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New Study Suggests That Human Language Is Naturally Biased Towards Happy Words

Well, that explains Pharrell.


According to the mathematicians at University of Vermont, the moral arc of the linguistic universe bends towards positivity. But have they been on the Internet lately? Because I feel like it’s going to be a very, very long arc.

Using a pool of billions of words in sourced from books, lyrics, websites, subtitles from movies and TV shows, news publications, and even Twitter, a team of scientists identified the 10,000 most used words in ten different languages (English, Spanish, French, German, Brazilian Portuguese, Korean, simplified Chinese, Russian, Indonesian and Arabic), then paid native speakers to rate each of them using a nine point scale of happiness. If we look at the English language words, the word “the” was rated at a neutral 4.98, while “laughter” was rated 8.50, “food” 7.44 (come on, guys, food CLEARLY trumps laughter), “greed” 3.06, and “terrorist” near the bottom at 1.30.

But we’re not done yet! After obtaining scores for all of the frequently-used words, the scientists went back to the twenty-four sources they’d originally used to collate their words in the first place, and found that every single one of them skewed above average in terms of overall happiness. While this differed very slightly depending on which language was being used—Spanish was ranked the highest, followed by Brazilian Portugese, English, and Indonesian, while Chinese was ranked the lowest along with Korean, Russian and Arabic—overall, neutral words like “the” were always more or less scored towards the middle, and words that translated from one language to another were pretty consistent between languages.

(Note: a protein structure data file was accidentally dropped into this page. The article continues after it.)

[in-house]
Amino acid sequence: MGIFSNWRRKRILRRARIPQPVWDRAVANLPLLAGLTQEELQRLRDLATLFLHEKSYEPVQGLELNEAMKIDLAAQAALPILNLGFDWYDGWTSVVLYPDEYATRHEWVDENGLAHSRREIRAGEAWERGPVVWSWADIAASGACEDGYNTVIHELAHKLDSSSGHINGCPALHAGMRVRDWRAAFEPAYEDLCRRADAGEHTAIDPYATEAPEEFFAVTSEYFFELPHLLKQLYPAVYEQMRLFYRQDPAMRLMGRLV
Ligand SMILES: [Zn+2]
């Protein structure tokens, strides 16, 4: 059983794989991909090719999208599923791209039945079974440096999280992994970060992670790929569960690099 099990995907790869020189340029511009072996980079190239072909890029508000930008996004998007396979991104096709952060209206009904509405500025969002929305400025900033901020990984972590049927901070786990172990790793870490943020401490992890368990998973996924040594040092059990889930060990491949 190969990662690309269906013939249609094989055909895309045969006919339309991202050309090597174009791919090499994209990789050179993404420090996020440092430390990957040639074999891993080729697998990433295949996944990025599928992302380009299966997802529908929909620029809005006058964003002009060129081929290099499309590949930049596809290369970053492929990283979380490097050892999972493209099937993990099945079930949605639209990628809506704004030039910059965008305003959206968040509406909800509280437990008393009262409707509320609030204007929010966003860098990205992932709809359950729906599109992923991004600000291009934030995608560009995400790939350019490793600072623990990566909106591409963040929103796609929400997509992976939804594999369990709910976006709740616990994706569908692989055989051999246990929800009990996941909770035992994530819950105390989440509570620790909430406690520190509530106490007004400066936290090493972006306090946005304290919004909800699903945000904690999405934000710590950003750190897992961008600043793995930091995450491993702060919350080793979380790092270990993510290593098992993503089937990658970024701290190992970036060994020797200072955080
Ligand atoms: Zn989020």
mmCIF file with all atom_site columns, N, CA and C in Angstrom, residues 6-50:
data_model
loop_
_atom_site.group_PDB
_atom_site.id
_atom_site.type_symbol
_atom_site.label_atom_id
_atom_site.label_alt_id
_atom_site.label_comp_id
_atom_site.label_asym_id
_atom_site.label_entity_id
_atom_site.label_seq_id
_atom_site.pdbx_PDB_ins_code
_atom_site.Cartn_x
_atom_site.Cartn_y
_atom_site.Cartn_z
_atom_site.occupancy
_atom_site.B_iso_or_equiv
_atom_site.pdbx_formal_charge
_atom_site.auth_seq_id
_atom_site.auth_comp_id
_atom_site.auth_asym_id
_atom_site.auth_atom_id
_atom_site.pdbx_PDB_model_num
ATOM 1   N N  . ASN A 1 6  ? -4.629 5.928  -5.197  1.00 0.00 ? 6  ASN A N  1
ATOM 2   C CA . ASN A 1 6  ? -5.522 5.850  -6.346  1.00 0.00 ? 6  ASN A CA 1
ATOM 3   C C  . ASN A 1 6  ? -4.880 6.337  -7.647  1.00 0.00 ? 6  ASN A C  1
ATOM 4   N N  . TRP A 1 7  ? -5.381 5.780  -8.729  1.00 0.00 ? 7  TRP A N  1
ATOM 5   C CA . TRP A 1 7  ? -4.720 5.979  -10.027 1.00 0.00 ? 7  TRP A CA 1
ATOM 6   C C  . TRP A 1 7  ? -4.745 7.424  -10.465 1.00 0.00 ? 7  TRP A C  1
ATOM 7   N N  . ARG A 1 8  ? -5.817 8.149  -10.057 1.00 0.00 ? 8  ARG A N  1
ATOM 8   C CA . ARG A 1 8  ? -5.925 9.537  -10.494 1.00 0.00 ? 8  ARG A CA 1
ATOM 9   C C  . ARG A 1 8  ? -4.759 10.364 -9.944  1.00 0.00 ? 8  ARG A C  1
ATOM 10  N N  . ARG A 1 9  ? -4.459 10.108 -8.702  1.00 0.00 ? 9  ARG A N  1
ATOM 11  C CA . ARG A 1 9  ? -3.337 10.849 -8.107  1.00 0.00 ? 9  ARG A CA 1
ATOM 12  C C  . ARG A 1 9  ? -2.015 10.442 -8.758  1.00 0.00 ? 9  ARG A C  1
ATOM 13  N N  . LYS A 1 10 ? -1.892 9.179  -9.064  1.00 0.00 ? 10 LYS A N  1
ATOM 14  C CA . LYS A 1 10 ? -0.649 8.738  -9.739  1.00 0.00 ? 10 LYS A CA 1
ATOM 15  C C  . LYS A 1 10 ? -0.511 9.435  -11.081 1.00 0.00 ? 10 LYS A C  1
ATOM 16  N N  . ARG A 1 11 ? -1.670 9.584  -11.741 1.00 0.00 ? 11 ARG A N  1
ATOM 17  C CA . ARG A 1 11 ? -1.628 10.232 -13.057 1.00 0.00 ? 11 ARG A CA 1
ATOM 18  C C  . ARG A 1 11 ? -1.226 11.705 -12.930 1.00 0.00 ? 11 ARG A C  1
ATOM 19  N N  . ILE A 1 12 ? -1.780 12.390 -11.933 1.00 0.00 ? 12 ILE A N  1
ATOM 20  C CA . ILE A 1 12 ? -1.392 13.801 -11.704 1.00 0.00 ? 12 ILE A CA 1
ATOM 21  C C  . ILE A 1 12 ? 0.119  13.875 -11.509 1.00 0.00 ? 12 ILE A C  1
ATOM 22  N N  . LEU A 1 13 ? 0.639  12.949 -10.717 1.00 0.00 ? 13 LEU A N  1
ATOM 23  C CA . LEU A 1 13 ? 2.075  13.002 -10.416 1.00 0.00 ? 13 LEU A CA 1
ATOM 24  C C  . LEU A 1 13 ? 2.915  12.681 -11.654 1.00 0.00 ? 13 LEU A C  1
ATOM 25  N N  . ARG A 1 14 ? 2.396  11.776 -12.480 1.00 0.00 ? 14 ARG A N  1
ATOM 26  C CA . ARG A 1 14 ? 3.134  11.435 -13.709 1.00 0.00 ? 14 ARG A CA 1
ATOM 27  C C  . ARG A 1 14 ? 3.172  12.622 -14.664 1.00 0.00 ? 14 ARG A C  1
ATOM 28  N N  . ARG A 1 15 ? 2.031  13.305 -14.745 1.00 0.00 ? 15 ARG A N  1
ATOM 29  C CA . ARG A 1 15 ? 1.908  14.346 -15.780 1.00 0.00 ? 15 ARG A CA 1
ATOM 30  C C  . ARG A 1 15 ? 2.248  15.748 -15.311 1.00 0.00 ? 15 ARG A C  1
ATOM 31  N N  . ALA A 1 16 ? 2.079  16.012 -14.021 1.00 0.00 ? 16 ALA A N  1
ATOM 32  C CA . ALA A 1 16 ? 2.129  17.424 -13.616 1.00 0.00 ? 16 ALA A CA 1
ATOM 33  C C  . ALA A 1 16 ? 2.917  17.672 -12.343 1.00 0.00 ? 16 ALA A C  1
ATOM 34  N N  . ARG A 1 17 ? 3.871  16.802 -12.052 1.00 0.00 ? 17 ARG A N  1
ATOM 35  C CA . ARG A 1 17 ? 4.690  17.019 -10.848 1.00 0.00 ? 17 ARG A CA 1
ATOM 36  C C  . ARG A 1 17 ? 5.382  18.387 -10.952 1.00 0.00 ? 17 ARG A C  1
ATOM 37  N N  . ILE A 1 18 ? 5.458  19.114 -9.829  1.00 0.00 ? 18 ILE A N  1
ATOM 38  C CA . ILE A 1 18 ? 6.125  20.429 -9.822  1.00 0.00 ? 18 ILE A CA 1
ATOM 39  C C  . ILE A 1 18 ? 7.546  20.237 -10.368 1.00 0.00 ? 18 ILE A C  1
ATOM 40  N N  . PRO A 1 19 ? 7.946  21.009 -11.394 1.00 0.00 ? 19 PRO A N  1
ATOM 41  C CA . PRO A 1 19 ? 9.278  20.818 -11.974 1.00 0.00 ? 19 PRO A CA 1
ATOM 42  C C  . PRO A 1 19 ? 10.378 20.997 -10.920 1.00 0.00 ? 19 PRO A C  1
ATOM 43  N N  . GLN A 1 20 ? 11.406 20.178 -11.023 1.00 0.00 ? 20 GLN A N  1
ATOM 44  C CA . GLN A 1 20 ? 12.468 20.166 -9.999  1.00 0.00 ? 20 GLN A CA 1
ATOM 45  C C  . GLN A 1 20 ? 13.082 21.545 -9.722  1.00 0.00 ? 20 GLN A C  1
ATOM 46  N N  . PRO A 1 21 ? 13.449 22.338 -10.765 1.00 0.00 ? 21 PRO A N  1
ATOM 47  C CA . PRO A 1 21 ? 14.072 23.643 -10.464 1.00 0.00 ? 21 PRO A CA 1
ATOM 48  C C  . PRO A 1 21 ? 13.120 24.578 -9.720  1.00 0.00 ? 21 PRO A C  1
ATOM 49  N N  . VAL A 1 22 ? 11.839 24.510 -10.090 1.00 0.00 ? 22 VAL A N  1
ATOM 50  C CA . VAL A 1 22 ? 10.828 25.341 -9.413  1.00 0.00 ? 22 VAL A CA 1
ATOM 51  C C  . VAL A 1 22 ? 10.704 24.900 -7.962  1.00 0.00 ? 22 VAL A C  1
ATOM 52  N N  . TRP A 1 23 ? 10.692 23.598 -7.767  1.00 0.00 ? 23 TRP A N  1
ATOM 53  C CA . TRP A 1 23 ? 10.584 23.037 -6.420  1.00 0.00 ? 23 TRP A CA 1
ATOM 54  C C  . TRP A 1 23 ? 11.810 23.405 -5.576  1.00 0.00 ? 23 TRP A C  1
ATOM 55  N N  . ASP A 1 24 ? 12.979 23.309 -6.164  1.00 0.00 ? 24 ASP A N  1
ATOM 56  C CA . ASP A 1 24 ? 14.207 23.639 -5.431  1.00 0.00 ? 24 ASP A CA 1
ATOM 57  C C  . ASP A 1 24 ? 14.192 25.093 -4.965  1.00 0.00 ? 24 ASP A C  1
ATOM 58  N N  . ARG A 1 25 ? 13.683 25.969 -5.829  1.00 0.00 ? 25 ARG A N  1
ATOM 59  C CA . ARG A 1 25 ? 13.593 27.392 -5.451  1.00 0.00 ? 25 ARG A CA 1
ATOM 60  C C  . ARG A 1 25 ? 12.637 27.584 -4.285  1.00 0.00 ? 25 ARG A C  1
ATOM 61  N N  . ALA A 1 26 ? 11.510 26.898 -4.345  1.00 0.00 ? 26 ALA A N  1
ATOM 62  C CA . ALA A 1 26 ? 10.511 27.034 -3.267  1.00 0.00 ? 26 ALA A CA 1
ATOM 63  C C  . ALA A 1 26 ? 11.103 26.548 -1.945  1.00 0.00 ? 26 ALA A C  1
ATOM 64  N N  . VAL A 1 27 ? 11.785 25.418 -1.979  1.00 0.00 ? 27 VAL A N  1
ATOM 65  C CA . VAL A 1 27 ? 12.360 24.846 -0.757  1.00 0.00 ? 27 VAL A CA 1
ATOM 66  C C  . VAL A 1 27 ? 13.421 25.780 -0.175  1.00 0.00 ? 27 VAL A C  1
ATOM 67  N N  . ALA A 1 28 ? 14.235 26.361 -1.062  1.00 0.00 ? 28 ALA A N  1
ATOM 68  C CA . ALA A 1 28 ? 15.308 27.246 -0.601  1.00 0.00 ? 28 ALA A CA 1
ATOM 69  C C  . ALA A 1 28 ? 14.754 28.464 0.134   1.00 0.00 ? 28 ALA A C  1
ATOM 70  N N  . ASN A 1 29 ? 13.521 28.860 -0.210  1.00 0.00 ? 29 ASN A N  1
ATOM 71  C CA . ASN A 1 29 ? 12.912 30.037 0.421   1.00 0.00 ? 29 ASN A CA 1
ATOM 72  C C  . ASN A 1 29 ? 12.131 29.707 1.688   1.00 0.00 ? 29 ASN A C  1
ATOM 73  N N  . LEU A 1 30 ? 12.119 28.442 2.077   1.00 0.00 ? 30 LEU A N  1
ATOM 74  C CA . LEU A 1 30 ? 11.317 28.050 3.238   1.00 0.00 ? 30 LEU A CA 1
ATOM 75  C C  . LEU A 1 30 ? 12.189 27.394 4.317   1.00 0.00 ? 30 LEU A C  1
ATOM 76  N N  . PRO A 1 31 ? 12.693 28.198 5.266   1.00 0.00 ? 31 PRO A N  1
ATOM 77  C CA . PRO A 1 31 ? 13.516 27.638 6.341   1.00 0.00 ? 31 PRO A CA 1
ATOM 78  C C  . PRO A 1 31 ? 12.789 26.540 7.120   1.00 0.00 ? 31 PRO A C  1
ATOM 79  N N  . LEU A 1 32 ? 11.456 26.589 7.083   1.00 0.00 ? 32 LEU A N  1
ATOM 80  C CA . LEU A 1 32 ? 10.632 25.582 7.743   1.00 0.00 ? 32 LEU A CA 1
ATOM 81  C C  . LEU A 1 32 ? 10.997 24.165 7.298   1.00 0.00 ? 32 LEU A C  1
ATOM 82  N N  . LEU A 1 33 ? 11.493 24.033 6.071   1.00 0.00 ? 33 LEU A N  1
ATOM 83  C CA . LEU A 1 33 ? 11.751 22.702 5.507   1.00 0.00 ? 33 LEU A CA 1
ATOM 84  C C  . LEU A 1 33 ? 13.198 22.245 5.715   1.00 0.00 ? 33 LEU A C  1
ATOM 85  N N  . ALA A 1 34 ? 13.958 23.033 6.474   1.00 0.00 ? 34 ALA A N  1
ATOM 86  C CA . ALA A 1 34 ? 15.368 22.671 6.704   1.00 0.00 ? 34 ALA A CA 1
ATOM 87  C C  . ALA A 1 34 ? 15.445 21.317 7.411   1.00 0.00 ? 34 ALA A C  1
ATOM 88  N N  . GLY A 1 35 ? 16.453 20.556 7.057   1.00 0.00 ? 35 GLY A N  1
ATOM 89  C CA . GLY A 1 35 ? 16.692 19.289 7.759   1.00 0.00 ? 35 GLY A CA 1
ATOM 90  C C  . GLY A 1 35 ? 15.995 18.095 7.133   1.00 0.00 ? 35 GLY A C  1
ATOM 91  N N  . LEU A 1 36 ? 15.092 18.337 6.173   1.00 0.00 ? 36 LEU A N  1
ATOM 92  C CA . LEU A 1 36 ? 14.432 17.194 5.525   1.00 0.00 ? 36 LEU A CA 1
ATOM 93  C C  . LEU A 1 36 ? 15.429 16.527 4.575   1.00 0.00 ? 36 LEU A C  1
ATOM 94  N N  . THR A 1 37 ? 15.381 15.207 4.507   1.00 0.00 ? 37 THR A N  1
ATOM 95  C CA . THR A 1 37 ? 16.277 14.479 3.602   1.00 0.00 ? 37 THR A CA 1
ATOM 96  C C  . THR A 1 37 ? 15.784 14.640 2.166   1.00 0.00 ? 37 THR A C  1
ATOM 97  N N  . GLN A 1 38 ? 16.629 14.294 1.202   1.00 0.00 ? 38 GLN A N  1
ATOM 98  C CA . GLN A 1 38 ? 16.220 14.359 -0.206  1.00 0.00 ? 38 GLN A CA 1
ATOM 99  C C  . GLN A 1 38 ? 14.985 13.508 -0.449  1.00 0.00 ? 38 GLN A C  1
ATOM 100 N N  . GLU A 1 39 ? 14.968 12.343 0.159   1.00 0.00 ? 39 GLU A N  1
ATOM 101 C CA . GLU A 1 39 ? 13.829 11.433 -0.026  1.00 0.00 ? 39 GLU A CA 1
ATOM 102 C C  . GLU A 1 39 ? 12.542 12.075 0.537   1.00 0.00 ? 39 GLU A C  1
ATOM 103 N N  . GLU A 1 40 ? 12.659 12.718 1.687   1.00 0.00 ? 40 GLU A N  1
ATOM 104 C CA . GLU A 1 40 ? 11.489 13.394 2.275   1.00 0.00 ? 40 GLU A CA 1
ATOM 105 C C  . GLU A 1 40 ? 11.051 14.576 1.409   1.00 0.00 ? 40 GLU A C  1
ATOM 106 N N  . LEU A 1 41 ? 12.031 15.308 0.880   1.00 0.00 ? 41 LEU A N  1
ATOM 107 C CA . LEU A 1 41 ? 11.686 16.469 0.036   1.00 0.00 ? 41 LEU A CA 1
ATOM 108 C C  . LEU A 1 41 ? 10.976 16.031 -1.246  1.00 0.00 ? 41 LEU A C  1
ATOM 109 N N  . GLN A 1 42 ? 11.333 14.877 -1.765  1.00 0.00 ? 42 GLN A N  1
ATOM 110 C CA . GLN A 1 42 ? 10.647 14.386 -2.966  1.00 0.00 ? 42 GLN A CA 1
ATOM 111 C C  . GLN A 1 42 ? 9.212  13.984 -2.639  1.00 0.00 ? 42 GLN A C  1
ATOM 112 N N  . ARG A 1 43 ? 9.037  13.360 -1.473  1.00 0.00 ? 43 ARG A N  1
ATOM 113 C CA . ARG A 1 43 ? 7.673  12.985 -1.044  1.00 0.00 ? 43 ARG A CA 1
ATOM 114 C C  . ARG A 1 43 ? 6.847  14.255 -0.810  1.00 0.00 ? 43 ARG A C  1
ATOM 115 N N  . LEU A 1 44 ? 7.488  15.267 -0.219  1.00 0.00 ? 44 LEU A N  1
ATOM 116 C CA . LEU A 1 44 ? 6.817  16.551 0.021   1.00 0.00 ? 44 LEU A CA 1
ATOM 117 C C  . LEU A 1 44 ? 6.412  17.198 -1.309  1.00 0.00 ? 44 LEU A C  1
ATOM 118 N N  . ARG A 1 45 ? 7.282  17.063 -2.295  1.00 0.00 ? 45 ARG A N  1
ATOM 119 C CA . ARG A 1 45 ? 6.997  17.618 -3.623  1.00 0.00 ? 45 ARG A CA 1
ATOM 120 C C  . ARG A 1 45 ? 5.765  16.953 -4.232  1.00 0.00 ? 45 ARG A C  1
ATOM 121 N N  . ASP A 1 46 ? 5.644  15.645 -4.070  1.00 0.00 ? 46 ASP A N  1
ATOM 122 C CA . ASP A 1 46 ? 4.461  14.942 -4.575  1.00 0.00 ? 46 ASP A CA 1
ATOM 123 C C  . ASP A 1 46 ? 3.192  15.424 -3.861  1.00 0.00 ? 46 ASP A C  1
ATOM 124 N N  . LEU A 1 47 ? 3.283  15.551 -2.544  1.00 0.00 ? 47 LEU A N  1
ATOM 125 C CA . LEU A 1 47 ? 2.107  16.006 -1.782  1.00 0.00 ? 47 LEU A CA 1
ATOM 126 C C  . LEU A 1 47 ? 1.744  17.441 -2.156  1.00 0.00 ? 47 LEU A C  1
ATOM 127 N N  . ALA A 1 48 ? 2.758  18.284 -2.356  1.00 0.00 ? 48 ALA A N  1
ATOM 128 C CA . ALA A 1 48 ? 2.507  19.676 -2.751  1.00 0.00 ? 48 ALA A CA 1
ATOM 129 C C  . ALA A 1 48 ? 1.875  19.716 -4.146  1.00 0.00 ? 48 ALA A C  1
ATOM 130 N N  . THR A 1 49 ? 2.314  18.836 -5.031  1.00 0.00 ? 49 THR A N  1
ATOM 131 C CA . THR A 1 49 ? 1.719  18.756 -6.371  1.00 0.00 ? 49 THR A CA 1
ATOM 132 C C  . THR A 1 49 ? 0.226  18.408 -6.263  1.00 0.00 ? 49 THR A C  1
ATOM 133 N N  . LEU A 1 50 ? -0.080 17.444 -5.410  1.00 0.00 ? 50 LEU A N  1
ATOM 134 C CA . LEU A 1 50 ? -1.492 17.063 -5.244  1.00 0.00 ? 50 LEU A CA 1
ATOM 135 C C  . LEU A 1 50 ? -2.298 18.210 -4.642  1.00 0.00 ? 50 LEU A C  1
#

This is not the first study to come to such a conclusion— psychologists from the University of Illinois first proposed the idea that humans are more likely to use positive words than negative ones back in 1969, under the “Polyanna Hypothesis.” However, this is the first time “Big Data” has been used to explore this idea, and the team behind the study hopes their work will continue to reveal even more about the nature of happiness in future projects..

Speaking of which, University of Vermont researchers have also developed a tool called the “Hedonmeter,” which can track in real time the “average happiness” of tweets in several languages. It can even organize the rate of happiness by location—apparently Boulder, Colorado is the happiest city in the U.S. Can’t imagine why.

(via The Register and ScienceDaily)

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